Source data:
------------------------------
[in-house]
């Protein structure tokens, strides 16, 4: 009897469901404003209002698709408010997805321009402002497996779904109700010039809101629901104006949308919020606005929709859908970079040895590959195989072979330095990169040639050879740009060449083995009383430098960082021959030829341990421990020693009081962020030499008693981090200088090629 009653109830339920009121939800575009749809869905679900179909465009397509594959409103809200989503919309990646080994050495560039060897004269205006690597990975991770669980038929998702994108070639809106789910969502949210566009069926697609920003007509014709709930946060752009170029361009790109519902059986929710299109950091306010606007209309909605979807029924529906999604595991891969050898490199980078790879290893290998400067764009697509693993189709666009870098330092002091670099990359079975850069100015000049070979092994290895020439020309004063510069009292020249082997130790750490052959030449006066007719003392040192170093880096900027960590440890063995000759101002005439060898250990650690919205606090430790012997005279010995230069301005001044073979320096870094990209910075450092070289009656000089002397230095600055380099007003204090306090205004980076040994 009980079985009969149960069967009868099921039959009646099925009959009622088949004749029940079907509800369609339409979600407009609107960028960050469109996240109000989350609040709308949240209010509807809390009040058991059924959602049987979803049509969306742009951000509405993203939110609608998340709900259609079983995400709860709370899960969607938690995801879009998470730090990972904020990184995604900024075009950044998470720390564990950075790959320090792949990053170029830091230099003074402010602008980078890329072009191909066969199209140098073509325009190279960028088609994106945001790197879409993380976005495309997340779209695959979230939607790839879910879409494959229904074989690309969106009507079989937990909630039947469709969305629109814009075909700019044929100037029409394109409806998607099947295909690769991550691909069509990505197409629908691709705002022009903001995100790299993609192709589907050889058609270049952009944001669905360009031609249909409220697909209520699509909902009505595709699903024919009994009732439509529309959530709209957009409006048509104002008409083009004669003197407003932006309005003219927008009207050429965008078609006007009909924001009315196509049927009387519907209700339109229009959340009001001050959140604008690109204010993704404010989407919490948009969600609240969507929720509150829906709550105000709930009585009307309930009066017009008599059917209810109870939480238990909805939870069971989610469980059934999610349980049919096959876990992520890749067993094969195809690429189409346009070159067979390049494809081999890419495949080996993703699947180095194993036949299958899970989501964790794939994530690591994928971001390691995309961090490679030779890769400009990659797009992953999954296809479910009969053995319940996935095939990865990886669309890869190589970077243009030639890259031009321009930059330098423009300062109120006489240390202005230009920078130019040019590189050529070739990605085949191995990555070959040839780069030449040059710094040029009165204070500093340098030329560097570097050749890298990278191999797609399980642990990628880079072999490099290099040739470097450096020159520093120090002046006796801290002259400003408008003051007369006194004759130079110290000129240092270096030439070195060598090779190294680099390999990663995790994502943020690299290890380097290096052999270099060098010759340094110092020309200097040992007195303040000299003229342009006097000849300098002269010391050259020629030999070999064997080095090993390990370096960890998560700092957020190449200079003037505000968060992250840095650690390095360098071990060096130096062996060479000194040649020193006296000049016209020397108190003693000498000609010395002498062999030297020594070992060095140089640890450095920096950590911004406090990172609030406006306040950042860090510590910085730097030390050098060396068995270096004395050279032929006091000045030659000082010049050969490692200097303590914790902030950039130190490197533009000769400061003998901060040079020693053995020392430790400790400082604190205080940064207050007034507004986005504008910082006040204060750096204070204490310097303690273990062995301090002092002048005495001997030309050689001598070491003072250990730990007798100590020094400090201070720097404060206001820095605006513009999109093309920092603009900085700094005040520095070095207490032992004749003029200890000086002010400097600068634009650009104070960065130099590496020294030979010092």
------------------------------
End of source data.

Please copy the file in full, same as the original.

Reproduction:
[in-house]
């Protein structure tokens, strides 16, 4: 009897469901404003209002698709408010997805321009402002497996779904109700010039809101629901104006949308919020606005929709859908970079040895590959195989072979330095990169040639050879740009060449083995009383430098960082021959030829341990421990020693009081962020030499008693981090200088090629 009653109830339920009121939800575009749809869905679900179909465009397509594959409103809200989503919309990646080994050495560039060897004269205006690597990975991770669980038929998702994108070639809106789910969502949210566009069926697609920003007509014709709930946060752009170029361009790109519902059986929710299109950091306010606007209309909605979807029924529906999604595991891969050898490199980078790879290893290998400067764009697509693993189709666009870098330092002091670099990359079975850069100015000049070979092994290895020439020309004063510069009292020249082997130790750490052959030449006066007719003392040192170093880096900027960590440890063995000759101002005439060898250990650690919205606090430790012997005279010995230069301005001044073979320096870094990209910075450092070289009656000089002397230095600055380099007003204090306090205004980076040994 009980079985009969149960069967009868099921039959009646099925009959009622088949004749029940079907509800369609339409979600407009609107960028960050469109996240109000989350609040709308949240209010509807809390009040058991059924959602049987979803049509969306742009951000509405993203939110609608998340709900259609079983995400709860709370899960969607938690995801879009998470730090990972904020990184995604900024075009950044998470720390564990950075790959320090792949990053170029830091230099003074402010602008980078890329072009191909066969199209140098073509325009190279960028088609994106945001790197879409993380976005495309997340779209695959979230939607790839879910879409494959229904074989690309969106009507079989937990909630039947469709969305629109814009075909700019044929100037029409394109409806998607099947295909690769991550691909069509990505197409629908691709705002022009903001995100790299993609192709589907050889058609270049952009944001669905360009031609249909409220697909209520699509909902009505595709699903024919009994009732439509529309959530709209957009409006048509104002008409083009004669003197407003932006309005003219927008009207050429965008078609006007009909924001009315196509049927009387519907209700339109229009959340009001001050959140604008690109204010993704404010989407919490948009969600609240969507929720509150829906709550105000709930009585009307309930009066017009008599059917209810109870939480238990909805939870069971989610469980059934999610349980049919096959876990992520890749067993094969195809690429189409346009070159067979390049494809081999890419495949080996993703699947180095194993036949299958899970989501964790794939994530690591994928971001390691995309961090490679030779890769400009990659797009992953999954296809479910009969053995319940996935095939990865990886669309890869190589970077243009030639890259031009321009930059330098423009300062109120006489240390202005230009920078130019040019590189050529070739990605085949191995990555070959040839780069030449040059710094040029009165204070500093340098030329560097570097050749890298990278191999797609399980642990990628880079072999490099290099040739470097450096020159520093120090002046006796801290002259400003408008003051007369006194004759130079110290000129240092270096030439070195060598090779190294680099390999990663995790994502943020690299290890380097290096052999270099060098010759340094110092020309200097040992007195303040000299003229342009006097000849300098002269010391050259020629030999070999064997080095090993390990370096960890998560700092957020190449200079003037505000968060992250840095650690390095360098071990060096130096062996060479000194040649020193006296000049016209020397108190003693000498000609010395002498062999030297020594070992060095140089640890450095920096950590911004406090990172609030406006306040950042860090510590910085730097030390050098060396068995270096004395050279032929006091000045030659000082010049050969490692200097303590914790902030950039130190490197533009000769400061003998901060040079020693053995020392430790400790400082604190205080940064207050007034507004986005504008910082006040204060750096204070204490310097303690273990062995301090002092002048005495001997030309050689001598070491003072250990730990007798100590020094400090201070720097404060206001820095605006513009999109093309920092603009900085700094005040520095070095207490032992004749003029200890000086002010400097600068634009650009104070960065130099590496020294030979010092």